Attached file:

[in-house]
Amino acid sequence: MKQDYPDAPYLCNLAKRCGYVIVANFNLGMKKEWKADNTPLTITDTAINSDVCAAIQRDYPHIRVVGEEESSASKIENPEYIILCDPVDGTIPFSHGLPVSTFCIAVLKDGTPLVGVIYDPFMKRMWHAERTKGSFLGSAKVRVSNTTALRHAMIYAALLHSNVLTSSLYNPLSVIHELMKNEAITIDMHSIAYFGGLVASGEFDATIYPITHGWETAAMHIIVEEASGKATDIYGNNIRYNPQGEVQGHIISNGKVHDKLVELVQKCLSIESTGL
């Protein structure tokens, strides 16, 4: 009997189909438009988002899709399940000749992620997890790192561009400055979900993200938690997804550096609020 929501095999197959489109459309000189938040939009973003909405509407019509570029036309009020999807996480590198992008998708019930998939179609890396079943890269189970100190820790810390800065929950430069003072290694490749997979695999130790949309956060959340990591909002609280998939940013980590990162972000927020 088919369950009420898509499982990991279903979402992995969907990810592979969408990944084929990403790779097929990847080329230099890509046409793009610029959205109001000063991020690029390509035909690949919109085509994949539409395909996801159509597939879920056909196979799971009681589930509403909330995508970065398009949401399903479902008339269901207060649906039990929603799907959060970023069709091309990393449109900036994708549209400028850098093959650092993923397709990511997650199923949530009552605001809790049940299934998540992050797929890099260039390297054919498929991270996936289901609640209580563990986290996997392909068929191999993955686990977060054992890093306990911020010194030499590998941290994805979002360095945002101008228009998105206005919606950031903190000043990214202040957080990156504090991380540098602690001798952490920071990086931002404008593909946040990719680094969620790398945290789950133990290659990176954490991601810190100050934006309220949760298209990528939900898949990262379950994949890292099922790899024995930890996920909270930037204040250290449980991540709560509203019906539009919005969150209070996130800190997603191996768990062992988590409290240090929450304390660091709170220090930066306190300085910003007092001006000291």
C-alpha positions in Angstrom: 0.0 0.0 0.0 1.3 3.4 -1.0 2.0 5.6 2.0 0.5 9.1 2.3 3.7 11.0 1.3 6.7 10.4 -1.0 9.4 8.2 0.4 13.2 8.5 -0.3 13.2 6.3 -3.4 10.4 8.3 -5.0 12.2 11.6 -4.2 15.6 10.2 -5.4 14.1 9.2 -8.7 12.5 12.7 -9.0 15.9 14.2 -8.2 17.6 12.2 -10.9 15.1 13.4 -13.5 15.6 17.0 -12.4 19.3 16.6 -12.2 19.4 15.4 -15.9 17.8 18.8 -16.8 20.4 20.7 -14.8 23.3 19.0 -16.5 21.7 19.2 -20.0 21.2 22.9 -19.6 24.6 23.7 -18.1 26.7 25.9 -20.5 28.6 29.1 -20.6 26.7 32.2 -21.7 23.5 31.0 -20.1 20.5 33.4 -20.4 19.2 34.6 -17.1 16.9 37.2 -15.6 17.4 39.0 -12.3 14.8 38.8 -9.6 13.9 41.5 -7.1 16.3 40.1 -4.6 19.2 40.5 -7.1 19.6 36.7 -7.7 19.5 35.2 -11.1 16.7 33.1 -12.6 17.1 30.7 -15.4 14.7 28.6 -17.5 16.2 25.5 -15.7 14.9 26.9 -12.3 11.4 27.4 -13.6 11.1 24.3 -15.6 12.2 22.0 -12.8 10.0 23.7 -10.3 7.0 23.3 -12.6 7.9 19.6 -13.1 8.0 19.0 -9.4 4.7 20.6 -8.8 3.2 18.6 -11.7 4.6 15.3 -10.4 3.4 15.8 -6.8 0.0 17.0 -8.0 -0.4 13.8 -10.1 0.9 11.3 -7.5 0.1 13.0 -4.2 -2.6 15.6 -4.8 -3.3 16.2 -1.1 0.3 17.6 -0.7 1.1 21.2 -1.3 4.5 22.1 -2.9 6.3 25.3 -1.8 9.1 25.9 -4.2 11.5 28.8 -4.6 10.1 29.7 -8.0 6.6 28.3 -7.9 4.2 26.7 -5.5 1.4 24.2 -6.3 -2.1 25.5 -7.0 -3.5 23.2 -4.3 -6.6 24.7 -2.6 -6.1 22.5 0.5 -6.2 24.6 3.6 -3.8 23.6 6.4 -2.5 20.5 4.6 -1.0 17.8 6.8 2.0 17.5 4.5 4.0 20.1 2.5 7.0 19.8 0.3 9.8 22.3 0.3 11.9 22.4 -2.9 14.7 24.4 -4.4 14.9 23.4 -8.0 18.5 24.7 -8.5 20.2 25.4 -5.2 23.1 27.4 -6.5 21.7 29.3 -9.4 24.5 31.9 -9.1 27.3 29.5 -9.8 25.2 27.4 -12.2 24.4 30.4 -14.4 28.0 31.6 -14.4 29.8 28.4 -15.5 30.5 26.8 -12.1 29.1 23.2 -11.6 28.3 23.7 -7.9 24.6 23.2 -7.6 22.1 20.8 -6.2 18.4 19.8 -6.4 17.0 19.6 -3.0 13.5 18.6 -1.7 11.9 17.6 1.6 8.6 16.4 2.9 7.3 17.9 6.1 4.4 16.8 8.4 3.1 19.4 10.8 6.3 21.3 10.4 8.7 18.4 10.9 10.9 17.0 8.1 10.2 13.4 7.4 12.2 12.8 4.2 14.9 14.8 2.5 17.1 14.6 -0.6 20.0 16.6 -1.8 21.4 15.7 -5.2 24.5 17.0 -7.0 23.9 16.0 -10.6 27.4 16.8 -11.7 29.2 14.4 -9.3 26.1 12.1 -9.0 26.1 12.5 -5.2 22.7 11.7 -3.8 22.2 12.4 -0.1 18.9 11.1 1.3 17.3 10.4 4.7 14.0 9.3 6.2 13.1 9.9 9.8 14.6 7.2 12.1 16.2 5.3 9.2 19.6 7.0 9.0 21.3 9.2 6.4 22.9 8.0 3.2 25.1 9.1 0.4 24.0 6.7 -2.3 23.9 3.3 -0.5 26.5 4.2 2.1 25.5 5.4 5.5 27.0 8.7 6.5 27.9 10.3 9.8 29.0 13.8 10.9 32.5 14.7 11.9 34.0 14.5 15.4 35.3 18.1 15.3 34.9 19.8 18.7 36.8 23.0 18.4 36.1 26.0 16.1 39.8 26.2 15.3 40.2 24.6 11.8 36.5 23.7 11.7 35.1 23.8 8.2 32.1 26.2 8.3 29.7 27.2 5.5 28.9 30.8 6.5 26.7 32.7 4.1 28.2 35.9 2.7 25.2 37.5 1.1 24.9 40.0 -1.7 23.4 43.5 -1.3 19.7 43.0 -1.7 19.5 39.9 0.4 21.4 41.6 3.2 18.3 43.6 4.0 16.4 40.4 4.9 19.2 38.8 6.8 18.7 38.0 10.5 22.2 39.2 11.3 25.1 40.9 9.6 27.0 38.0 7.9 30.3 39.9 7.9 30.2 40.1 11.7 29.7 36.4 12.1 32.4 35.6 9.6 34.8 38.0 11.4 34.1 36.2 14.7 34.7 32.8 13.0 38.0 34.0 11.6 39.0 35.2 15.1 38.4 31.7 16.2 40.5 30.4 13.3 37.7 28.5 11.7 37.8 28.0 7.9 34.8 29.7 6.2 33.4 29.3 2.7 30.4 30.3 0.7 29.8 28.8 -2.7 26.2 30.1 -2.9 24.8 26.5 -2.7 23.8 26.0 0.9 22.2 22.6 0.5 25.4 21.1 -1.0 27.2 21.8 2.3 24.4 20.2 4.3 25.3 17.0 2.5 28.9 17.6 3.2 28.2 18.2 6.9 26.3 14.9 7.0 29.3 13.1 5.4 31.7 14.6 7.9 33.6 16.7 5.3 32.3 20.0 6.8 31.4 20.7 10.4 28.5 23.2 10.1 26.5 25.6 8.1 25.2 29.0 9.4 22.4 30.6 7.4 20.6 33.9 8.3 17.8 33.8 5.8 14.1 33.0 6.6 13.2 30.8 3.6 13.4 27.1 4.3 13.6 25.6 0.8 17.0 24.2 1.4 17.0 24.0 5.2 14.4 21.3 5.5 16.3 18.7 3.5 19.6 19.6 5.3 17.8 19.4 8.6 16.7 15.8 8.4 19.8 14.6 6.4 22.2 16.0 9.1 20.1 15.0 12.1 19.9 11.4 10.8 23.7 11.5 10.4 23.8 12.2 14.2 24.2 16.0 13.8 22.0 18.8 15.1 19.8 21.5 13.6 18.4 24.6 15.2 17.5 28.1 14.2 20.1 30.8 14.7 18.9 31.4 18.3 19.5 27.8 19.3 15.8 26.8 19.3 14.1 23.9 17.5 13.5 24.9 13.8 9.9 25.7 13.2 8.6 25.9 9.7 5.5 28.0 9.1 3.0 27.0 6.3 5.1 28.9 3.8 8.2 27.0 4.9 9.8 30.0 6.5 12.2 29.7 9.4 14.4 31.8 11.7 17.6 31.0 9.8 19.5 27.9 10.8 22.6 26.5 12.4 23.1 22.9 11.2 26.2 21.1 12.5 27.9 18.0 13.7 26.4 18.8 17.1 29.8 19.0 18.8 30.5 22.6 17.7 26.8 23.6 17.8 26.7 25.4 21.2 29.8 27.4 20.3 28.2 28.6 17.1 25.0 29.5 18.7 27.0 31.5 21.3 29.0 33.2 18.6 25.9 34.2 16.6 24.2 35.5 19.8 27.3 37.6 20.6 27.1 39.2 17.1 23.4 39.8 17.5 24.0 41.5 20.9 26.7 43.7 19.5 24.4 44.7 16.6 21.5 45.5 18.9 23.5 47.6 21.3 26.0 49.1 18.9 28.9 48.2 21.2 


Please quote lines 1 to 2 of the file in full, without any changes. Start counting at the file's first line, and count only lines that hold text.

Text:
[in-house]
Amino acid sequence: MKQDYPDAPYLCNLAKRCGYVIVANFNLGMKKEWKADNTPLTITDTAINSDVCAAIQRDYPHIRVVGEEESSASKIENPEYIILCDPVDGTIPFSHGLPVSTFCIAVLKDGTPLVGVIYDPFMKRMWHAERTKGSFLGSAKVRVSNTTALRHAMIYAALLHSNVLTSSLYNPLSVIHELMKNEAITIDMHSIAYFGGLVASGEFDATIYPITHGWETAAMHIIVEEASGKATDIYGNNIRYNPQGEVQGHIISNGKVHDKLVELVQKCLSIESTGL